As I previously wrote in Part 1, the main purpose of this trip was to fly in a Singapore Airlines premium cabin and stay at the Park Hyatt Tokyo, which I had dreamed of for years since first watching Lost in Translation. As I planned the trip, I eventually added four other luxury properties I knew I could stay at and still stay within budget.
Since my total budget for this trip was US$1000 for flight and accommodation and with nightly rates at the Park Hyatt Tokyo usually going for an average of AU$700, I had to find another way.
Ricardo’s case study
Part 1: About me and how I accumulate points
Part 2: How I used points for my Singapore Airlines flight
Part 3: How I redeemed points for my hotels in Tokyo
Using the points + cash method to save a ton of money
I’m a big fan of mixing points + cash to book hotels and flights because when done properly, you can save heaps of money and points.
In the table below you can see the breakdown of all my hotels, cost and upgrades I received (all prices in AUD and inclusive of taxes):
|Park Hyatt Tokyo||Points + cash||15,000 points + $336||Deluxe Room|
|Andaz Tokyo||Points + cash||12,500 points + $275||Tokyo Tower view|
|Hilton Tokyo||Points + cash||20,000 points + $137||King Junior Suite|
|Conrad Tokyo||Points + cash||32,000 points + $242||King Executive Suite|
|Hilton Tokyo Odaiba||Cash||$201||King Deluxe Room|
Park Hyatt Tokyo
I especially enjoyed the check-in process as the concierge personally escorted me to my room and took all my info inside there after giving me a tour of the same and handing me the key. I was also glad to find out I had been upgraded to the Deluxe room.
Waking up to this view: priceless
Tip: if possible, make sure to pick a Twin room and ask them to arrange both beds side by side Hollywood Twin style as the windows are larger than the King room
Andaz Tokyo Toranomon Hills
As much as I loved staying at the Park Hyatt Tokyo for the classic experience, I had recently learned about this newer, more ‘hip’ Hyatt-branded property in town getting rave reviews from people all over. It also happens to be inside Tokyo’s tallest building, the Toranomon Hills, and being a sucker for Japanese skyscrapers, I just knew I had to stay there next.
The check-in process is indeed hip’, as they ask you to have a seat and a complimentary juice at one of the sofas while they come to you with a tablet to check you in.
Who says dreams don’t come true? My desktop wallpaper is proof of that!
I immensely enjoyed my stay at the Andaz and would recommend it over the Park Hyatt Tokyo to anyone but the most conservative traveller.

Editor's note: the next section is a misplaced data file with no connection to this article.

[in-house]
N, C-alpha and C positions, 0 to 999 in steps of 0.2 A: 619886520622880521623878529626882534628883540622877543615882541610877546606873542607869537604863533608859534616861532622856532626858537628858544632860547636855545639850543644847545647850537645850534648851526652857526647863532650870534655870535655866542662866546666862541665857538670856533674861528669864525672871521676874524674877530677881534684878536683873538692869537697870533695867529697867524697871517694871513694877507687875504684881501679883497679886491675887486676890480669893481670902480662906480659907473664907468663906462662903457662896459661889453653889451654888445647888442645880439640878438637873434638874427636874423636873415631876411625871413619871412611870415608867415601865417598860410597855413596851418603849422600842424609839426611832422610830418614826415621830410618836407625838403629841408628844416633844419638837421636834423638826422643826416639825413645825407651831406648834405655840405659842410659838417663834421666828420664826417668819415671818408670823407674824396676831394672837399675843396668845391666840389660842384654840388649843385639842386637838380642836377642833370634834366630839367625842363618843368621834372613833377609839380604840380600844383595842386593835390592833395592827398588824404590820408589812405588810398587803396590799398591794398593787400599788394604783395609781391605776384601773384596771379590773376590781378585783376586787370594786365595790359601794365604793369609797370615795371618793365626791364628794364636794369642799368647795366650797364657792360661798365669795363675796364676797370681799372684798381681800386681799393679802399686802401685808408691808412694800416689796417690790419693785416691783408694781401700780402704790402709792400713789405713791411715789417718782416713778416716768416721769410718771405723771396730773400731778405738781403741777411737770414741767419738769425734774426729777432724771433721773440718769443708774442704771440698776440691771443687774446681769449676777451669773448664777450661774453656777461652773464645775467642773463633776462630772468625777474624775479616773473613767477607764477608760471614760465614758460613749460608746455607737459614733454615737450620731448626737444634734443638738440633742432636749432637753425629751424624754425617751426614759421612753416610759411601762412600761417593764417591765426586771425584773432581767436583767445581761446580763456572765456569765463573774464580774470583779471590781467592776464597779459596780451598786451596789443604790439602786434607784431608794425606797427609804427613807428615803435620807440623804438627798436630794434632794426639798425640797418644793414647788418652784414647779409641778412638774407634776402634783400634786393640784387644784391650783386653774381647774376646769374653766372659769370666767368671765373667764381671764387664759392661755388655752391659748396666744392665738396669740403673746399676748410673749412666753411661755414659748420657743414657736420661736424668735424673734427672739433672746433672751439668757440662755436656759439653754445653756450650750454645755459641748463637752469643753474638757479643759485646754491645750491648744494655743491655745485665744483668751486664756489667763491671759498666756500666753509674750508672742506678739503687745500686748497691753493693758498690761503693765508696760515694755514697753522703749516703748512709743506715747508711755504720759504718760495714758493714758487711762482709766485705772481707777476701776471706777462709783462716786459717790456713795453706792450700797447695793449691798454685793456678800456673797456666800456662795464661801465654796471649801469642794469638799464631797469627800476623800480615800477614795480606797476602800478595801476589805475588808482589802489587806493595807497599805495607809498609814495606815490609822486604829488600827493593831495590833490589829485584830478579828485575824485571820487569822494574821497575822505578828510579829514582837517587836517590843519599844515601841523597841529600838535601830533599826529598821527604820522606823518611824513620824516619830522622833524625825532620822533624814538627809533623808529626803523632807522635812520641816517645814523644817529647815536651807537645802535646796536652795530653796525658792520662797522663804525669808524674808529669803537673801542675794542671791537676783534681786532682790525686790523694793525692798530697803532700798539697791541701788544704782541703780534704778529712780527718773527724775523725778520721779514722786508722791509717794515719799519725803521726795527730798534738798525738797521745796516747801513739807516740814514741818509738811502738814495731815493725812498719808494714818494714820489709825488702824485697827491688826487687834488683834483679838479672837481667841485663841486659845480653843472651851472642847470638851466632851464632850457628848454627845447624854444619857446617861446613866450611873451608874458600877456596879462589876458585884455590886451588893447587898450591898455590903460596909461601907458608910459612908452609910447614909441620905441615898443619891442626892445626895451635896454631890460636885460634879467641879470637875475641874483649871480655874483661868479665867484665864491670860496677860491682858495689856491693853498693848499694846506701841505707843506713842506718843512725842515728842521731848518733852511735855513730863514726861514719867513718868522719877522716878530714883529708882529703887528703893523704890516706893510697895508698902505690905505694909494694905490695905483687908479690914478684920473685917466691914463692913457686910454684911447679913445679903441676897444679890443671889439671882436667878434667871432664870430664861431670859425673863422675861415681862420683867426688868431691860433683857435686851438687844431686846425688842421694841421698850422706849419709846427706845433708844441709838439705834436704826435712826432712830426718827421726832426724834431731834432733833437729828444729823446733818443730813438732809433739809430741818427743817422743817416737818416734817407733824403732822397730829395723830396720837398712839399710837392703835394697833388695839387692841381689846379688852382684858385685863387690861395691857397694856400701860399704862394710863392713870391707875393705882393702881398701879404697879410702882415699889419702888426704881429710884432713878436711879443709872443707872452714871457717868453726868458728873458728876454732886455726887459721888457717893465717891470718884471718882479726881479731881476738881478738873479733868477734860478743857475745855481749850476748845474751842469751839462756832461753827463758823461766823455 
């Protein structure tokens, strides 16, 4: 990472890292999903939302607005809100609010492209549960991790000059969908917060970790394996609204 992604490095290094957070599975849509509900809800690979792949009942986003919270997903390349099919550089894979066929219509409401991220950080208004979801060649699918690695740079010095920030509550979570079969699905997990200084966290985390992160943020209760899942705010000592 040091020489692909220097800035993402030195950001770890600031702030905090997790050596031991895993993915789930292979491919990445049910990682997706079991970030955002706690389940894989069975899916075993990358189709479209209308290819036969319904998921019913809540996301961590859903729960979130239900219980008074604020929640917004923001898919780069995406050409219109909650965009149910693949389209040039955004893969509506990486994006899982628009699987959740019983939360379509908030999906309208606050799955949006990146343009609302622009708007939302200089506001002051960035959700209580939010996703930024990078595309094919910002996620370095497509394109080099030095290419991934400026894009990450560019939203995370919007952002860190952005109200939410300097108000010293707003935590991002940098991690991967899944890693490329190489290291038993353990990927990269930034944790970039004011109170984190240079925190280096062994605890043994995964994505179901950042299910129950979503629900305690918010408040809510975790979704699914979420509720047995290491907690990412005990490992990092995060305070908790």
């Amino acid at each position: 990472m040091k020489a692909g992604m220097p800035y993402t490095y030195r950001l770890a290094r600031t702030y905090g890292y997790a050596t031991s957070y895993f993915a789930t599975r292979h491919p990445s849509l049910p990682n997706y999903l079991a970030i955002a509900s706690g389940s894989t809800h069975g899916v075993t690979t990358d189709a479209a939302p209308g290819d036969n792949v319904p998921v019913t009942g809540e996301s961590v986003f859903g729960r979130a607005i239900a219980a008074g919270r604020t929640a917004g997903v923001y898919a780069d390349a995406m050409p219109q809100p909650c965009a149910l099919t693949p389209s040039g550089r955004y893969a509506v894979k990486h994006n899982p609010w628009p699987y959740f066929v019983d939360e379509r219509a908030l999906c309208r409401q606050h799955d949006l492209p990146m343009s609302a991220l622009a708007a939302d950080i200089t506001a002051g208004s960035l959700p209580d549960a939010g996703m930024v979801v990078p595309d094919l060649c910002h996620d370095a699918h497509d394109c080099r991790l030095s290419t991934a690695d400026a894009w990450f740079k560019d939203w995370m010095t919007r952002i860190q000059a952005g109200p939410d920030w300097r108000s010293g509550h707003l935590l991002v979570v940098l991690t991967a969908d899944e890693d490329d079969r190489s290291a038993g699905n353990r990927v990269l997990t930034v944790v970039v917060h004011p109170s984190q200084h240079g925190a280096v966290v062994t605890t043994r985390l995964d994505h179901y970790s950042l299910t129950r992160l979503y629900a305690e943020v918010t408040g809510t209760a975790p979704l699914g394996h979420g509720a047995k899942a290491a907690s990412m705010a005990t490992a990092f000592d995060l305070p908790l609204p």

If I’m being honest with myself, the bar was already set so high after staying at the two top Hyatt properties in Tokyo that I wasn’t expecting much from the Hilton hotels. However, being a Hilton Diamond (I took advantage of a status match promotion Hilton was running a while back) member affords me so much more than Hyatt’s that the experience can be comparable, if not better.
For example, and as mentioned before, Diamond status gets you free breakfast, complimentary room upgrade (very often to suites when space is available) and lounge access. These three perks alone can add hundreds of dollars of value to every stay, hence improving your Hilton experience tremendously.
Hilton Tokyo Shinjuku
This property usually goes for over AU$315 a night for a basic King room when booked in advance. That’s when Hilton points can offer outsized value, as I again opted to use a combination of cash + points to book this room and was able to secure it for a fraction of the price.
I got upgraded to the Hilton Tokyo King Junior Suite Executive, a AU$420 value over my original booking thanks to status!
Upon check-in, I was disappointed to see a huge line of people already waiting ahead of me as they were super busy. After waiting for over 15 minutes (no welcome drinks offered this time) they made it up to me by upgrading me to the King Executive Suite Bay View, which usually goes for nearly AU$1000 a night!
They also brought me a platter of fruits and a glass of champagne for my troubles which was a much appreciated gesture. Japanese hospitality at its best.
I got upgraded to this awesome suite, plus cookies, fruit platter and a glass of champagne
Hilton Tokyo Bay
After four days of staying in skyscraper hotels in the middle of the hustle and bustle of Tokyo, I was ready for something a bit more serene, so I left this property for last.
Much to my surprise, this ‘humble’ property (which cost me the least) turned out to be one of my favourites, simply because the Rainbow Bridge view from the lounge terrace is stunning at night. Plus every room has its own balcony and they have an awesome outdoor jacuzzi!
Sometimes it pays off to not redeem points as I received 10,500+ Hilton Honors points for paying for this booking outright, enough for two free nights at a low-category Hilton property!
Here’s the view I absolutely loved:
and the awesome outdoor jacuzzi.
It was freezing cold outside but you would never guess in this boiling jacuzzi!
This hotel is proof that more expensive doesn’t always mean better. In the end, I really loved this hotel for its understated elegance, budget pricing (for a Hilton) and amazing location.
Summing up: crunching the numbers
It felt great revisiting my amazing Tokyo luxury-on-a-budget trip in writing this case study.
Let’s go over the numbers to see if I managed to stay under my US$1000 (~AU$1400) budget:
|Flight or hotel||Cost|
|Singapore Business Airfare||AU$77|
|Park Hyatt Tokyo||$336|
|Hilton Tokyo Shinjuku||$137|
|Hilton Tokyo Odaiba||$201|
I hope this case study helped you understand a little more about the power of points and miles and, when used to their maximum value, how much money they can save you so you can spend it on things that really matter, like Hello Kitty souvenirs.
So keep saving up those precious points and spend them wisely!
When have you used your points to maximum value? Share in the comments below!